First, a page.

What is it with me and death? I mean, I get this much: It’s not like I’m a doctor, a fireman or a coroner. I’ve never been in the military, never mind combat…
…but today, death feels like a regular visitor. Like a distant relative who drops in every other year or so. You’re familiar with him, but you have to get reacquainted a little bit whenever he shows up. There’s that awkward few moments after he’s come in the door, taking his coat, getting settled, trying to determine how the conversation will unfold, taking in the changes, new shoes, lost weight, shaved off the beard, looking a little older, trying to remember what he looked like the first time you saw him….trying to remember the first time you saw him…
…the first time I saw him. 1969. Watching my mother’s enormous, drunken, Scottish family mourn the death of my grandmother. I was 5. For many years I thought ALL death involved a 3 day long, liquor-soaked shouting match amongst dozens of extended family.
Later, I saw a different aspect of death. My grandfather and my uncle. In contrast to my mother’s family, my father’s family die quietly, sadly and alone. Even when my own father died right in front of me there was a quality of regret in his passing, a sadness which transcended the loss of a loved one. Death himself was lonely that day.
My mother’s death, while by no means celebrated, did reflect a life lived with a celebratory tone. My brother’s death introduced me to a little talked about quality of death: relief. Michael had suffered for most of his 42 years, and death put an end to it. There are others…extended family, friends of friends…
Some months ago, out of morbid curiosity, I counted around 15 memorial services or funerals I’ve performed. Several for people I did not know in life, and was only introduced to after they had been introduced to death. At least two suicides, one suspected, and one suspected murder. Ages 24 to 90.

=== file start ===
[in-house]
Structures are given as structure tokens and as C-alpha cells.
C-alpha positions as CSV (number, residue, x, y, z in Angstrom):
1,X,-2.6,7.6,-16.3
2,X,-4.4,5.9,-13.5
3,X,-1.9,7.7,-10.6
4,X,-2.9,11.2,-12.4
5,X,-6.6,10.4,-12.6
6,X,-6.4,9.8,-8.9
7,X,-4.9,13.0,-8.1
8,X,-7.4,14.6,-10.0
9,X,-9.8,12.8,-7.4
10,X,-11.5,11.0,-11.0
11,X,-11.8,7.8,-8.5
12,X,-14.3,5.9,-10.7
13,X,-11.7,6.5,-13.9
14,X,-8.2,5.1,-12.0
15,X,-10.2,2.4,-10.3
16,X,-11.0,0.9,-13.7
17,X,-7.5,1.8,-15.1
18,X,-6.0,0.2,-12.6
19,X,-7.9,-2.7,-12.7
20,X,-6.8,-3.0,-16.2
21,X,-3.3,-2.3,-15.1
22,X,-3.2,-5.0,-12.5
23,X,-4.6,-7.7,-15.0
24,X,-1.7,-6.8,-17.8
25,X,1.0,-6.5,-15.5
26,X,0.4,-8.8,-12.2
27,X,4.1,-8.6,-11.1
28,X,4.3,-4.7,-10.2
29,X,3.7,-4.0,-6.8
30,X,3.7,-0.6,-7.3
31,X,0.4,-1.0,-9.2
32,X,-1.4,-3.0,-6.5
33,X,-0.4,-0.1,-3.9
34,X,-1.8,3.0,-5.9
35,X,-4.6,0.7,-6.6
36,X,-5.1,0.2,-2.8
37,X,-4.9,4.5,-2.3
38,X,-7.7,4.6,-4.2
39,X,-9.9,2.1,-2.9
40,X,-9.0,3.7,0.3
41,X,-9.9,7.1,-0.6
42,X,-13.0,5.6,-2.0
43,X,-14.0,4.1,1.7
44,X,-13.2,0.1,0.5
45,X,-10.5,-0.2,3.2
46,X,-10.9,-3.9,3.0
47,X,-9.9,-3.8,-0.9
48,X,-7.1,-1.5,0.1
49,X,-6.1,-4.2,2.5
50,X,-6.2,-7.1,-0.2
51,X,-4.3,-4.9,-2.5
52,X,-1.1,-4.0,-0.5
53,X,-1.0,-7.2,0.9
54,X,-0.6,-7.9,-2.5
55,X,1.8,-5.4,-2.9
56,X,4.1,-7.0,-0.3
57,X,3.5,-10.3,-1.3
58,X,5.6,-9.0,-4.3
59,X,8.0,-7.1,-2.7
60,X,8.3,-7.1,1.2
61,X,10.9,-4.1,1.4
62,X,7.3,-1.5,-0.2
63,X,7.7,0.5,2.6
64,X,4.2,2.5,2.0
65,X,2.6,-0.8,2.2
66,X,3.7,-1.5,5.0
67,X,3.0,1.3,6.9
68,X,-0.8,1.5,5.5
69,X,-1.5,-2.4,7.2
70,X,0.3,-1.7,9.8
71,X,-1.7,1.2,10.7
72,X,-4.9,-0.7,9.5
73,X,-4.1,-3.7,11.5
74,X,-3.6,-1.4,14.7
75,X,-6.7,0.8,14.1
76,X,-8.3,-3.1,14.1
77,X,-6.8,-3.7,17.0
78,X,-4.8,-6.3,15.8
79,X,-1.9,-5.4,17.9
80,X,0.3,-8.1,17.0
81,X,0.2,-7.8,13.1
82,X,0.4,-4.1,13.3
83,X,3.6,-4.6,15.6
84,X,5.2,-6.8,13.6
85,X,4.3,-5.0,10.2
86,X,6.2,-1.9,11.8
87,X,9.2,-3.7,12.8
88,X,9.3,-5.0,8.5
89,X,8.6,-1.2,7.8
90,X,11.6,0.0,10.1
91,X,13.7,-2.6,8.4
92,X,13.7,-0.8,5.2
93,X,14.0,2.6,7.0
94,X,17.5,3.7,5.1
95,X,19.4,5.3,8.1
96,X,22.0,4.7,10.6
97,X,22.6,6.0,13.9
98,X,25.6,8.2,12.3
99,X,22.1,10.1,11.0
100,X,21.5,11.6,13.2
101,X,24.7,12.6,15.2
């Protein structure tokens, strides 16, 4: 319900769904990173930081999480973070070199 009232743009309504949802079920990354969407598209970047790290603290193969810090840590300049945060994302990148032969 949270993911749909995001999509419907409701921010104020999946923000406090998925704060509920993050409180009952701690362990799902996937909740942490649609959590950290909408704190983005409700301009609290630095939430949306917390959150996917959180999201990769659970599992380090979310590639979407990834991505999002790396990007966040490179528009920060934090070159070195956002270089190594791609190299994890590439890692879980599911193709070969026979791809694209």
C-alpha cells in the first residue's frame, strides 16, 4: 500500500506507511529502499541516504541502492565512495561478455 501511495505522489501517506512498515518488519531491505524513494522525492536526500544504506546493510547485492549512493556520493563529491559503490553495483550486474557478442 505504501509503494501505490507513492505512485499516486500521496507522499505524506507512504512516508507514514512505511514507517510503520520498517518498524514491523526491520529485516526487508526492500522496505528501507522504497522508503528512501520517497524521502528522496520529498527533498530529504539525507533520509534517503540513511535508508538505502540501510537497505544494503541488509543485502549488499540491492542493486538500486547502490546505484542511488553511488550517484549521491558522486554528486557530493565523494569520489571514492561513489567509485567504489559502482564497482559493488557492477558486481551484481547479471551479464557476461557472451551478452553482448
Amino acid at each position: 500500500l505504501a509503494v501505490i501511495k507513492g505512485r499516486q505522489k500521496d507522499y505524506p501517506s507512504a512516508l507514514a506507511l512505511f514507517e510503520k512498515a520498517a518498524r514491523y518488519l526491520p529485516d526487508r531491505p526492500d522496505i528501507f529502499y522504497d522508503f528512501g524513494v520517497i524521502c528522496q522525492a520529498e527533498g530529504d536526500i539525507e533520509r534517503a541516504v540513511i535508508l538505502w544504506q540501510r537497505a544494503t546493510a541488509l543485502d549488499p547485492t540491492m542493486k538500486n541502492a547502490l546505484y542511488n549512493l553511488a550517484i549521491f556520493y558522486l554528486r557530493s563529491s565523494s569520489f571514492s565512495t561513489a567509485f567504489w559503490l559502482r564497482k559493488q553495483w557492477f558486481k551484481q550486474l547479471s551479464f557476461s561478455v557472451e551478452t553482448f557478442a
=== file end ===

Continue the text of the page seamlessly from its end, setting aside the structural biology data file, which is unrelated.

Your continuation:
I thought I had at least seen one example of most categories of death. I’d seen him once in Winter, once dressed in business attire, one time caught him laughing. You know how you begin to believe you know a celebrity because you’ve seen their movies and seen candid shots of them in the grocery check out line? Without knowing it, you’ve adopted a false familiarity.
But as I contemplate the death of a vision this morning, I realize I’ve done the same with death: I let myself begin to think I’ve seen it all. The many facets of death. But I was wrong.
When death visits a person, he is personal. He may be violent and mean, or quiet and stealthy, but you’ve smelled his cologne and seen the dirt under his fingernails. To say its a comfort facing him personally is an inaccuracy, but not much of one.
When death visits a vision, there is nothing personal. It’s just business. And you’re left alone with the corpse, without even death for company.